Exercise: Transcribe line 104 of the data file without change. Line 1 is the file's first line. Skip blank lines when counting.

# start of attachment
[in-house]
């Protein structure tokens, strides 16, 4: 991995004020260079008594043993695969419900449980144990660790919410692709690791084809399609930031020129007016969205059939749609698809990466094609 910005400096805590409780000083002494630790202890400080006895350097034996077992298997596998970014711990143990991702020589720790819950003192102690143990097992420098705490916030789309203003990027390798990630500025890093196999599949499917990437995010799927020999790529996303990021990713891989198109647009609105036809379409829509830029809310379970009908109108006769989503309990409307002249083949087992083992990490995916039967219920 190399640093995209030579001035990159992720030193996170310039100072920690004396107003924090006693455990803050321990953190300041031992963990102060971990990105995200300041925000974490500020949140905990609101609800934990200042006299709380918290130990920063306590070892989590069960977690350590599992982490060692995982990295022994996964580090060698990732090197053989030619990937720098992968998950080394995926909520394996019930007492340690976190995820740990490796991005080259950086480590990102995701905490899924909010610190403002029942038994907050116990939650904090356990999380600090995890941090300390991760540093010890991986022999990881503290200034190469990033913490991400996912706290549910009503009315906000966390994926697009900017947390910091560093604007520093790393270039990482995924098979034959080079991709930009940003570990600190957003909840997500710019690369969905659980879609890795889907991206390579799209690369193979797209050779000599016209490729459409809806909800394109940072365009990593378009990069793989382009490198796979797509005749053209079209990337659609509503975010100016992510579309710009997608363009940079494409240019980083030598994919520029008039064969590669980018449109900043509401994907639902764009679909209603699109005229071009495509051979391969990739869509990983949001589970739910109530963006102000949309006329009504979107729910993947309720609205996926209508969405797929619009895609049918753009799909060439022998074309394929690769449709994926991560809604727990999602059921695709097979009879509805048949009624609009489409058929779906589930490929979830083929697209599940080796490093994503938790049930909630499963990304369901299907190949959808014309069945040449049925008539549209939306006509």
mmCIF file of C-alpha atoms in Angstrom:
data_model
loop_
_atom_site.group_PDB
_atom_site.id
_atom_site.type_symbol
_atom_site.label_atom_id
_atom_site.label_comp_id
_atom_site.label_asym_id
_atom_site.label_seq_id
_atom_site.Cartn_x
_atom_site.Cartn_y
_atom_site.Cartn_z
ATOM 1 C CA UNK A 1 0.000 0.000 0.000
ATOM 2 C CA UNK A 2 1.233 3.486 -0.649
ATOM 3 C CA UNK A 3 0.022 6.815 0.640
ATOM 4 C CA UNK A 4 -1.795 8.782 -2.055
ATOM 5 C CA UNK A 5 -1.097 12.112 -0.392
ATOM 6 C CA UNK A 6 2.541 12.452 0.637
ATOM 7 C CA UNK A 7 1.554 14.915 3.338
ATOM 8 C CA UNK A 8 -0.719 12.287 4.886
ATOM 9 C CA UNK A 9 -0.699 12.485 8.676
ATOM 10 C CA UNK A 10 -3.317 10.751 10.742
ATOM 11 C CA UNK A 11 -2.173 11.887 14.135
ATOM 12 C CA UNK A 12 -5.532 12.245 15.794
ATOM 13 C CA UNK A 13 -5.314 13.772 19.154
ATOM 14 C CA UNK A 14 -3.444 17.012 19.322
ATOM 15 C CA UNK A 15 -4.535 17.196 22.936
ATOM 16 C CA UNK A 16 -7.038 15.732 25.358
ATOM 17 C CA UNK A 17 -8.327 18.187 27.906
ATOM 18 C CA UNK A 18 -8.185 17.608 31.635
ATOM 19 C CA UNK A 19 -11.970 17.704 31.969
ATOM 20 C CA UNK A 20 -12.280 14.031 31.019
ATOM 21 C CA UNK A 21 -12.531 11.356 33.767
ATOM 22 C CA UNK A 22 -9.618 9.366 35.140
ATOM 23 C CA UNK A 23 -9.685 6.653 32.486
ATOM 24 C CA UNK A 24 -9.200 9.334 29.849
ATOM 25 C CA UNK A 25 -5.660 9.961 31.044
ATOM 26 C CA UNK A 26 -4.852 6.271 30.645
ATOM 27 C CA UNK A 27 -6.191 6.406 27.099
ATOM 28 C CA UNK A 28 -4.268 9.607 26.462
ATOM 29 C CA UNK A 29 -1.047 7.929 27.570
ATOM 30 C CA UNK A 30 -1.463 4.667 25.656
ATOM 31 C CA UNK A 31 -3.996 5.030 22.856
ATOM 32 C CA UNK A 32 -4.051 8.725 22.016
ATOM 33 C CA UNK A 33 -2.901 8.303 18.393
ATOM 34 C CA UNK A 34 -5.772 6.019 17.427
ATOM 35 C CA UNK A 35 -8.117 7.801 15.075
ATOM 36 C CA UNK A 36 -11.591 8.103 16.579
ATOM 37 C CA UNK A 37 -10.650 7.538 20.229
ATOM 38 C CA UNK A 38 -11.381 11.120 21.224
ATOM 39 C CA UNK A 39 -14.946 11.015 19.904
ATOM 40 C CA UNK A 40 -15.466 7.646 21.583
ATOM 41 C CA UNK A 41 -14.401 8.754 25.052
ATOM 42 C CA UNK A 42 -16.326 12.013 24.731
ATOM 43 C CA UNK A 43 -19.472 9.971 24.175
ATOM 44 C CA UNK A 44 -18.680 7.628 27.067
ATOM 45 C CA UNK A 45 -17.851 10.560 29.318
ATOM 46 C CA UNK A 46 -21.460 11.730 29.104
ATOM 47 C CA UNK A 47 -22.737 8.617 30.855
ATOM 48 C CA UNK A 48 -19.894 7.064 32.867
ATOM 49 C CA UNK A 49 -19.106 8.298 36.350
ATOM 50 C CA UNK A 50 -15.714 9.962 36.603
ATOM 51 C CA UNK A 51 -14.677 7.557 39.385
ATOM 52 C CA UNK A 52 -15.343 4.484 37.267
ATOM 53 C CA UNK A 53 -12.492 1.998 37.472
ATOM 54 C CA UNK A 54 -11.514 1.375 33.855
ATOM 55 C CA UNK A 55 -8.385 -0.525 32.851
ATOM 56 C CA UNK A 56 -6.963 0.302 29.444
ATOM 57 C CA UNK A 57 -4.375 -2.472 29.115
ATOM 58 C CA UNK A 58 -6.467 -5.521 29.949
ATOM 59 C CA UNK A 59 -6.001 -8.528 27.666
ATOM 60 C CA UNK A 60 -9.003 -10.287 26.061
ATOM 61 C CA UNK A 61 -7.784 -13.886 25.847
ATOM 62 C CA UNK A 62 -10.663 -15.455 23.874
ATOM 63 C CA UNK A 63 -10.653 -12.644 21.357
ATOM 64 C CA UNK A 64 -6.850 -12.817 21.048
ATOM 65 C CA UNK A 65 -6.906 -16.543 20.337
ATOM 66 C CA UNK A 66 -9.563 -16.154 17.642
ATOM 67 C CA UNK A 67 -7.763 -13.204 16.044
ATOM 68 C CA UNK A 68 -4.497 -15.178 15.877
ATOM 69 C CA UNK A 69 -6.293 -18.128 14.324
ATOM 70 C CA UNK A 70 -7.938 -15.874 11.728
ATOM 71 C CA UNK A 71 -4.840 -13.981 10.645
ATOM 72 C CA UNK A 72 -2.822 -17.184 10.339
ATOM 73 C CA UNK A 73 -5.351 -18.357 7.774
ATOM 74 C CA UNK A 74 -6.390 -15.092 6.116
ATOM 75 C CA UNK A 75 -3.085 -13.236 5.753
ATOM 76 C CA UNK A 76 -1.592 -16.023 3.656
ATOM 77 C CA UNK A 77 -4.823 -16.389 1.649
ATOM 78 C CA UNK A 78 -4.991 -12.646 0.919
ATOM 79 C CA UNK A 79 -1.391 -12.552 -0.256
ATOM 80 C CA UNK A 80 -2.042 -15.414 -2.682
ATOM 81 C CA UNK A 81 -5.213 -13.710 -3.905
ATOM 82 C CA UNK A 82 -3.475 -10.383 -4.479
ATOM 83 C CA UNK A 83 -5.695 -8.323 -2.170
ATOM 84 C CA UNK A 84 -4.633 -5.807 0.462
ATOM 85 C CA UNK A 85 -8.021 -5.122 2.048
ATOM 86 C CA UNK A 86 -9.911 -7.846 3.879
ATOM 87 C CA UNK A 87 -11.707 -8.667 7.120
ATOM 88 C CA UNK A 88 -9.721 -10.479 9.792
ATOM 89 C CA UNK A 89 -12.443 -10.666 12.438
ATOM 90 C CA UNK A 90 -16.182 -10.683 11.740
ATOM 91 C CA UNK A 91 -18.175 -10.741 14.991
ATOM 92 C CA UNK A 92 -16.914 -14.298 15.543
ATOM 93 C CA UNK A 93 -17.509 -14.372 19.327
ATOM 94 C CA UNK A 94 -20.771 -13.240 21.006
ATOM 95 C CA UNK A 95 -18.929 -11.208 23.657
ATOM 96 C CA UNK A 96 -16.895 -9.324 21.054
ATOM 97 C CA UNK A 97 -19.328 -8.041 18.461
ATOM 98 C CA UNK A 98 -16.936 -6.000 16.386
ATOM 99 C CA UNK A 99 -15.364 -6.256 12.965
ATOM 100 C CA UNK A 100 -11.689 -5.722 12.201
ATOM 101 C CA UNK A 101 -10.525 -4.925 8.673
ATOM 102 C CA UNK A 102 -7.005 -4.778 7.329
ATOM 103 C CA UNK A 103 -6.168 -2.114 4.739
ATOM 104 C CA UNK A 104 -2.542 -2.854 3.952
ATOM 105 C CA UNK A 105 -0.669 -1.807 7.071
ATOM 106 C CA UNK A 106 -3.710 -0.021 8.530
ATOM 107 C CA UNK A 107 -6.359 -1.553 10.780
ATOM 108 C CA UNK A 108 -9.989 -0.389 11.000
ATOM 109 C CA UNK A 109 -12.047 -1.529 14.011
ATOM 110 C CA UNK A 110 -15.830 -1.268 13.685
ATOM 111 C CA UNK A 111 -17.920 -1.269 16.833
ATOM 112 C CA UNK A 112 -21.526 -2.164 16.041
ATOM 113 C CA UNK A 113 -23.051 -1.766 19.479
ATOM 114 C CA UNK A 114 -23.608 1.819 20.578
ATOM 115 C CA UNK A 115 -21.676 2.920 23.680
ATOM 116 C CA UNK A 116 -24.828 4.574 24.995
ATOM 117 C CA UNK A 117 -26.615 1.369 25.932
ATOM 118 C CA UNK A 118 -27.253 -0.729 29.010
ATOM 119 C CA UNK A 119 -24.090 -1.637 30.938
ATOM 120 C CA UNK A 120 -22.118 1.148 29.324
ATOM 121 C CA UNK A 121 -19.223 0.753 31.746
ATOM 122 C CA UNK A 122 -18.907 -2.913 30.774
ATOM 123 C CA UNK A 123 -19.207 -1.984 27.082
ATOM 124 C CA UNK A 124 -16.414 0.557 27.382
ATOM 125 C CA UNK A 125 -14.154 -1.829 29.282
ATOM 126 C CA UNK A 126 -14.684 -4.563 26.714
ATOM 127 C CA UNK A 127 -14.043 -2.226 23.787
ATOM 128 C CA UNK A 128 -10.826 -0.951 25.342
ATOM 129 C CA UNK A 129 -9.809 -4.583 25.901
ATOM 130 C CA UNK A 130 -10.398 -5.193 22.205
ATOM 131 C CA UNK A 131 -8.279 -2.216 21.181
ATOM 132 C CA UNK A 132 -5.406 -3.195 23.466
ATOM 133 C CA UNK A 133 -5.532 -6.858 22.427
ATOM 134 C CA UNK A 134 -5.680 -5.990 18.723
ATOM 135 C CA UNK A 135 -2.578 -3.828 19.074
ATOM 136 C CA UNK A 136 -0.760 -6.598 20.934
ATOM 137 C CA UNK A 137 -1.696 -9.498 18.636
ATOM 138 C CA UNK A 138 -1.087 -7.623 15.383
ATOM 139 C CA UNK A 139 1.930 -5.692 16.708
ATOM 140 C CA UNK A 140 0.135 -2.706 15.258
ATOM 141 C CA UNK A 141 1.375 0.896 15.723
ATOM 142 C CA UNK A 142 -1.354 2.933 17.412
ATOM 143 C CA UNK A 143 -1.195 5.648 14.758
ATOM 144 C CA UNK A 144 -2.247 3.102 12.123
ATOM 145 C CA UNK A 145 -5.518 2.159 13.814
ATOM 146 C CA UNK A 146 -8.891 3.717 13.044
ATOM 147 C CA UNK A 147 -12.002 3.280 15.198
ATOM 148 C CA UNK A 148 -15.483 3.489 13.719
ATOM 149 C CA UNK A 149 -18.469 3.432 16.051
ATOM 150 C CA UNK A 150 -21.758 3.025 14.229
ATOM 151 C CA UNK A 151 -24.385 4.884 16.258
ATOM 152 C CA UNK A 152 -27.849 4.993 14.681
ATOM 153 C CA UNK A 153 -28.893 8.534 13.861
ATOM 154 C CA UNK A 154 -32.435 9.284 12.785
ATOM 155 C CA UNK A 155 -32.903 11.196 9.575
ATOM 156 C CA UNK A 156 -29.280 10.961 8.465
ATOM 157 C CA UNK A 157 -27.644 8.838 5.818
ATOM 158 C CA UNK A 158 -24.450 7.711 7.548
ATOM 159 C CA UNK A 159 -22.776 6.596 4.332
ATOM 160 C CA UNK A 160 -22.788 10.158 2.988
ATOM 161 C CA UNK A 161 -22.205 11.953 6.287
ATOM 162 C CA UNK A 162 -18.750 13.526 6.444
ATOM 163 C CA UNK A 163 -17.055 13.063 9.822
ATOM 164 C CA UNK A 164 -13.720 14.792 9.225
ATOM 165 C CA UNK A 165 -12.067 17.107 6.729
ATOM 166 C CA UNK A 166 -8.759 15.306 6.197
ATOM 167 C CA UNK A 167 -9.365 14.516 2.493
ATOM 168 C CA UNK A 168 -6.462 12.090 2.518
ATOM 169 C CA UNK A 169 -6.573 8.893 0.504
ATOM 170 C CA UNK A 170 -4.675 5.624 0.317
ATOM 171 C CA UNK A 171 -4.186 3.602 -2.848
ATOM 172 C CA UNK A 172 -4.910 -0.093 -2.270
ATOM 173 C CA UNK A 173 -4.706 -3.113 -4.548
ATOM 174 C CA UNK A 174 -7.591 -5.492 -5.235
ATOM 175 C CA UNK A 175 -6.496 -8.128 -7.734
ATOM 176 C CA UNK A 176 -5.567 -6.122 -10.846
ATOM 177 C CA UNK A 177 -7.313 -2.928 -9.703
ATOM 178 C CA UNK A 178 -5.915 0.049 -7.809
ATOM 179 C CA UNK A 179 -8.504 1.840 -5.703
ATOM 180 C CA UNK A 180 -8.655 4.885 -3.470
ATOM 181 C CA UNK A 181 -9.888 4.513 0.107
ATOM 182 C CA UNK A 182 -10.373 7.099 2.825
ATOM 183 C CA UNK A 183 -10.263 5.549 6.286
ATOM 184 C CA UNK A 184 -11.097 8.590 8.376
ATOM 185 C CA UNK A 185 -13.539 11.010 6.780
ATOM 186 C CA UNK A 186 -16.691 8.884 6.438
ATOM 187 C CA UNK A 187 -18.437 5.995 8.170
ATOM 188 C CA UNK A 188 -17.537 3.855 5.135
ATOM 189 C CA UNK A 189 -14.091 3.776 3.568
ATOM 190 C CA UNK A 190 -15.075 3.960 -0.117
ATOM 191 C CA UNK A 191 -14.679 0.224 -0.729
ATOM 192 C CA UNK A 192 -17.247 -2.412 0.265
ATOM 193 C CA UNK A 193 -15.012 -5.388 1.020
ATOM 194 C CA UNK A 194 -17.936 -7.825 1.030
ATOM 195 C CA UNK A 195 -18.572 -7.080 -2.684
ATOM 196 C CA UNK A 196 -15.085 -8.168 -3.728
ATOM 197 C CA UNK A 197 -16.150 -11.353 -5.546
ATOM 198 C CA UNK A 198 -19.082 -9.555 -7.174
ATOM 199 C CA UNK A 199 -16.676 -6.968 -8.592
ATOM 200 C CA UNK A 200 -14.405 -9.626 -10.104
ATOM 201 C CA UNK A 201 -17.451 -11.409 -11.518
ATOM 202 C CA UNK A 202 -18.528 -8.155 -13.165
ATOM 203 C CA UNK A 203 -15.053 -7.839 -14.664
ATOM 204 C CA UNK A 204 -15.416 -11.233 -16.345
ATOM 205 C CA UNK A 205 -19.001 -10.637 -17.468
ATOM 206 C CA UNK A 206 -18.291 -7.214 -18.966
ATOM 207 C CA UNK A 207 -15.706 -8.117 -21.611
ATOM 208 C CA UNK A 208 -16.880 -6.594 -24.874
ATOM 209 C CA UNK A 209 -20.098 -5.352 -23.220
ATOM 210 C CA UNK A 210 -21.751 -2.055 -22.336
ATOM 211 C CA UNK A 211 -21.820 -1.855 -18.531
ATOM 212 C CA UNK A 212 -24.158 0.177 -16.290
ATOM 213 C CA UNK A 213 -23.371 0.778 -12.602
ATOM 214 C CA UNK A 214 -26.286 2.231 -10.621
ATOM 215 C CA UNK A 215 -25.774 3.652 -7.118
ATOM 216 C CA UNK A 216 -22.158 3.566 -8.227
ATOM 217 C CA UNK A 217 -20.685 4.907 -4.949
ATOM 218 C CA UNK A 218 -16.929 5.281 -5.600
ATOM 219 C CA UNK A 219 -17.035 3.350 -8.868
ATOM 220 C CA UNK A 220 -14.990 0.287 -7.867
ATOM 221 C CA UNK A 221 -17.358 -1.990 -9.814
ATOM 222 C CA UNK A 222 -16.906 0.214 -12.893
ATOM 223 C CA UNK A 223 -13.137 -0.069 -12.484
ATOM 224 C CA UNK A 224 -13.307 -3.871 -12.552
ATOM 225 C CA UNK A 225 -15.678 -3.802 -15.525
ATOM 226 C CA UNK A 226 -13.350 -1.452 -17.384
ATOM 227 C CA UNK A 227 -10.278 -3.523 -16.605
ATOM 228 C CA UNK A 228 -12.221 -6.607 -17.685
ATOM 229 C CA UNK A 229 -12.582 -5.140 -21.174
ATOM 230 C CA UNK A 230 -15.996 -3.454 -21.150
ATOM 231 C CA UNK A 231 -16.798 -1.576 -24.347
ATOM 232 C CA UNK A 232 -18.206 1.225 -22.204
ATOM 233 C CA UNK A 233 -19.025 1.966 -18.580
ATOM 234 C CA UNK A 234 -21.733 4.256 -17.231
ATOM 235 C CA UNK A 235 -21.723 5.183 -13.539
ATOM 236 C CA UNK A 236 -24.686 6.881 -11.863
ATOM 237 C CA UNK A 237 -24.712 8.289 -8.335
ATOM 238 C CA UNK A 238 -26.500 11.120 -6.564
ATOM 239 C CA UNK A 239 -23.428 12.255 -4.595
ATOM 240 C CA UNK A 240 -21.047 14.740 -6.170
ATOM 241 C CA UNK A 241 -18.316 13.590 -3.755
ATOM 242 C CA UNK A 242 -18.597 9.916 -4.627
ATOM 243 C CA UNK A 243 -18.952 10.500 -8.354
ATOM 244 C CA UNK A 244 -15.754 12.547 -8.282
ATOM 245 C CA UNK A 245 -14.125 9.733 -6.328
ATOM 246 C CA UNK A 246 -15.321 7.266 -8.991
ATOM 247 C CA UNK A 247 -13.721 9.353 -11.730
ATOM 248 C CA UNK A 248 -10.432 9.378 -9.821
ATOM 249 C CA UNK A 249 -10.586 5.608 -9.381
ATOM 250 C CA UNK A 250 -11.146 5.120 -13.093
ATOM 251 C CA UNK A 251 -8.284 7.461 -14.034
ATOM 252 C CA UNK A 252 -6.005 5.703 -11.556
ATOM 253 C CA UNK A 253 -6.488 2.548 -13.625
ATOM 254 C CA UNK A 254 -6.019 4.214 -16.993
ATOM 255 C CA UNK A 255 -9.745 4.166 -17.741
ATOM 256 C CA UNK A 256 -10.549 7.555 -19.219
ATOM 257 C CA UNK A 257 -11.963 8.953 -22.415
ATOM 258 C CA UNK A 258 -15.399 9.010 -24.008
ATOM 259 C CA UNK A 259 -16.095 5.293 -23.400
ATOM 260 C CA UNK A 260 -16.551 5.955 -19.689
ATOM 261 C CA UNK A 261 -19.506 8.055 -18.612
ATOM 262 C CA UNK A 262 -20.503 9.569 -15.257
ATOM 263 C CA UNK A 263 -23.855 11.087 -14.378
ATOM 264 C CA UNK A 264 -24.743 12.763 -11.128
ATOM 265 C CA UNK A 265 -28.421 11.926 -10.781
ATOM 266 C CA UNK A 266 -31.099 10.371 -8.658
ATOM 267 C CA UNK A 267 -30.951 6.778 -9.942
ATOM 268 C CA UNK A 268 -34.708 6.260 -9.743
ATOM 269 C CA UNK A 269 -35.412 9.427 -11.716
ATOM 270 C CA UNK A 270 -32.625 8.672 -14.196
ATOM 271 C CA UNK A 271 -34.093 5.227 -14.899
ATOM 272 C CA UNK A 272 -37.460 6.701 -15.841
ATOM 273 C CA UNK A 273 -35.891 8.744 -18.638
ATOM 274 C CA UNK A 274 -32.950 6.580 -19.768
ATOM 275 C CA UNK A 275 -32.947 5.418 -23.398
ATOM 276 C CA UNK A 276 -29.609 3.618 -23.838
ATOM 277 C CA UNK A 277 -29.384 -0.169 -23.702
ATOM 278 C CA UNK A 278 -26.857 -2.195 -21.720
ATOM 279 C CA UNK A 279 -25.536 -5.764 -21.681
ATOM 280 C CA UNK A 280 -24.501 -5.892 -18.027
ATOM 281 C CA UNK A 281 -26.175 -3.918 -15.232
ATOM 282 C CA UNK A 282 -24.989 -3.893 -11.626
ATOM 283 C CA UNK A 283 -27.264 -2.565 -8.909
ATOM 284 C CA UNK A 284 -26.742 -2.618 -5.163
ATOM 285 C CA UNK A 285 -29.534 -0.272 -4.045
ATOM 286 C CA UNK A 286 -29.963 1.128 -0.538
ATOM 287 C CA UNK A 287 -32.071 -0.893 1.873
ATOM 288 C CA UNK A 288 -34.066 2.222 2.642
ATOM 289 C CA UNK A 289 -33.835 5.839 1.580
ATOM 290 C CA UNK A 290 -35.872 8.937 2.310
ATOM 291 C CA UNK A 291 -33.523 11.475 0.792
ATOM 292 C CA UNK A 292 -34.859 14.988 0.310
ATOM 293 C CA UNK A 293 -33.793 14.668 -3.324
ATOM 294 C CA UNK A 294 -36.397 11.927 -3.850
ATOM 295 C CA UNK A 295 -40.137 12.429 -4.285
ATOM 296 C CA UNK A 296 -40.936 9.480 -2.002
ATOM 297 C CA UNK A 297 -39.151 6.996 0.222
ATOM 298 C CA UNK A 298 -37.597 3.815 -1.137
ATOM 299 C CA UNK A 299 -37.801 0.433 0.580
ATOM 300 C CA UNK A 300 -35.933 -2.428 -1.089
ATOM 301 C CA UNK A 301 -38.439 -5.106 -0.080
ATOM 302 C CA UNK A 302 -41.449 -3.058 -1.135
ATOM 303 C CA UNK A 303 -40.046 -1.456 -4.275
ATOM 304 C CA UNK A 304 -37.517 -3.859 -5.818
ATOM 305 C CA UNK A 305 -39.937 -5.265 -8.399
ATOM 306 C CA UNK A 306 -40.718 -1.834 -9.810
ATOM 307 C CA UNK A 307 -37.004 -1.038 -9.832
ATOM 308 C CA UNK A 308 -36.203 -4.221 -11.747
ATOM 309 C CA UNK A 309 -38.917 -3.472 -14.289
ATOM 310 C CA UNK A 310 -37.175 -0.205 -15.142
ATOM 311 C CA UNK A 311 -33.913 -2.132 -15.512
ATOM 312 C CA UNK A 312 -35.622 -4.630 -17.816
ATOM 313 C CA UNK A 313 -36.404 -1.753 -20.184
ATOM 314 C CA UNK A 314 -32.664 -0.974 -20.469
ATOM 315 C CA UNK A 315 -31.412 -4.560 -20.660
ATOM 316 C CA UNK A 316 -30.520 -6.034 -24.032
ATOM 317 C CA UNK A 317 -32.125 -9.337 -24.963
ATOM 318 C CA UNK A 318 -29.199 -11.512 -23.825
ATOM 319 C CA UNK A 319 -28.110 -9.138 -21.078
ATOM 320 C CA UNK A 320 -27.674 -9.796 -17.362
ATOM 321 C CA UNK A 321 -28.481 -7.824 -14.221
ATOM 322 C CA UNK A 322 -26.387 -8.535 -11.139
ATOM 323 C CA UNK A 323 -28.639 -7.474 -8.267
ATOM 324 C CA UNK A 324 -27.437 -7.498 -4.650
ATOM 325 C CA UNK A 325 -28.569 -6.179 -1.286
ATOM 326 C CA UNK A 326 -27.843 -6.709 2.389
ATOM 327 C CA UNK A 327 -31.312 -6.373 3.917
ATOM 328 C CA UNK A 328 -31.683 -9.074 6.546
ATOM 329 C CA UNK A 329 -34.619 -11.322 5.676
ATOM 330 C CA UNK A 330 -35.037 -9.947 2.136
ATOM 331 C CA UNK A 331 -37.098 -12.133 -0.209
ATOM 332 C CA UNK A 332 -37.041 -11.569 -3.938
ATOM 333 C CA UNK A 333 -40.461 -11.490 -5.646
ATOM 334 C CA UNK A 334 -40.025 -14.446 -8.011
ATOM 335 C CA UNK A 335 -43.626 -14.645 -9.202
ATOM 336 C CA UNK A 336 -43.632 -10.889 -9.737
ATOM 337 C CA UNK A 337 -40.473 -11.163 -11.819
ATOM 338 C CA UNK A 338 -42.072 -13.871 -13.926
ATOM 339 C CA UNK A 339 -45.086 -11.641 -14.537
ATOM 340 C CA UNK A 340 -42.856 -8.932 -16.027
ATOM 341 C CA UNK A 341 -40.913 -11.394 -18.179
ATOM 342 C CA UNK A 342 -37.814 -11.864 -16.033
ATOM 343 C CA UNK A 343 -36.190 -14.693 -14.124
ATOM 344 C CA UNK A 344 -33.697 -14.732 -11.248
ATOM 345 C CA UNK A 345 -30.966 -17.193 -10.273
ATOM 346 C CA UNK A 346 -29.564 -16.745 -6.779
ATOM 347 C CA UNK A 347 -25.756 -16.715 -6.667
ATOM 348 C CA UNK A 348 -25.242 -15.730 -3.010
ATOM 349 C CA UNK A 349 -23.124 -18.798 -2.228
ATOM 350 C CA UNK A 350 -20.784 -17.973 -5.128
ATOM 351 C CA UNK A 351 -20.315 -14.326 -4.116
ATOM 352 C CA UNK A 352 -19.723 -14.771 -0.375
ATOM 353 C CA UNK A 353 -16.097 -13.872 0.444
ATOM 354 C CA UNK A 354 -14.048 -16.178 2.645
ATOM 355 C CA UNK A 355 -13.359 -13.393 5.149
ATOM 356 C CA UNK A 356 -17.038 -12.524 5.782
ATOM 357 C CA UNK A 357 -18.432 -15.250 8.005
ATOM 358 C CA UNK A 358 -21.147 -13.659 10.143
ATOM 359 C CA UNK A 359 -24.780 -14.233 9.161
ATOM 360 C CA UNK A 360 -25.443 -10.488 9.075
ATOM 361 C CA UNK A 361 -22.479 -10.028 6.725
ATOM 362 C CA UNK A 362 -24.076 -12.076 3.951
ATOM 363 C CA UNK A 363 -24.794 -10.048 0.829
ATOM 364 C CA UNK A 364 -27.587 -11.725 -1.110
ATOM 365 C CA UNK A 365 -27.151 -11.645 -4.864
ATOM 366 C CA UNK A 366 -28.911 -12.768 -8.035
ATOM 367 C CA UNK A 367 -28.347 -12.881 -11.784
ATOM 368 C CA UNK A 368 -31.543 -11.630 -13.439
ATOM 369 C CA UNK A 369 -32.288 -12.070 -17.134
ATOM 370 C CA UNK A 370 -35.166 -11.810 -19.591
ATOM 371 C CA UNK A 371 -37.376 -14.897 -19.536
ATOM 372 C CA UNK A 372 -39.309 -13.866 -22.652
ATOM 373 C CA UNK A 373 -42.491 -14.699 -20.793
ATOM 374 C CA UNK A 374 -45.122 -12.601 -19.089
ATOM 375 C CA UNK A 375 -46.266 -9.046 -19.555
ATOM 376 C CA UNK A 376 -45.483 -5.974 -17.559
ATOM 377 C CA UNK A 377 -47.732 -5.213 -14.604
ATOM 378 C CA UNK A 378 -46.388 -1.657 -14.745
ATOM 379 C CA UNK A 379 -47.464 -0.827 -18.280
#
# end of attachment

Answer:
ATOM 89 C CA UNK A 89 -12.443 -10.666 12.438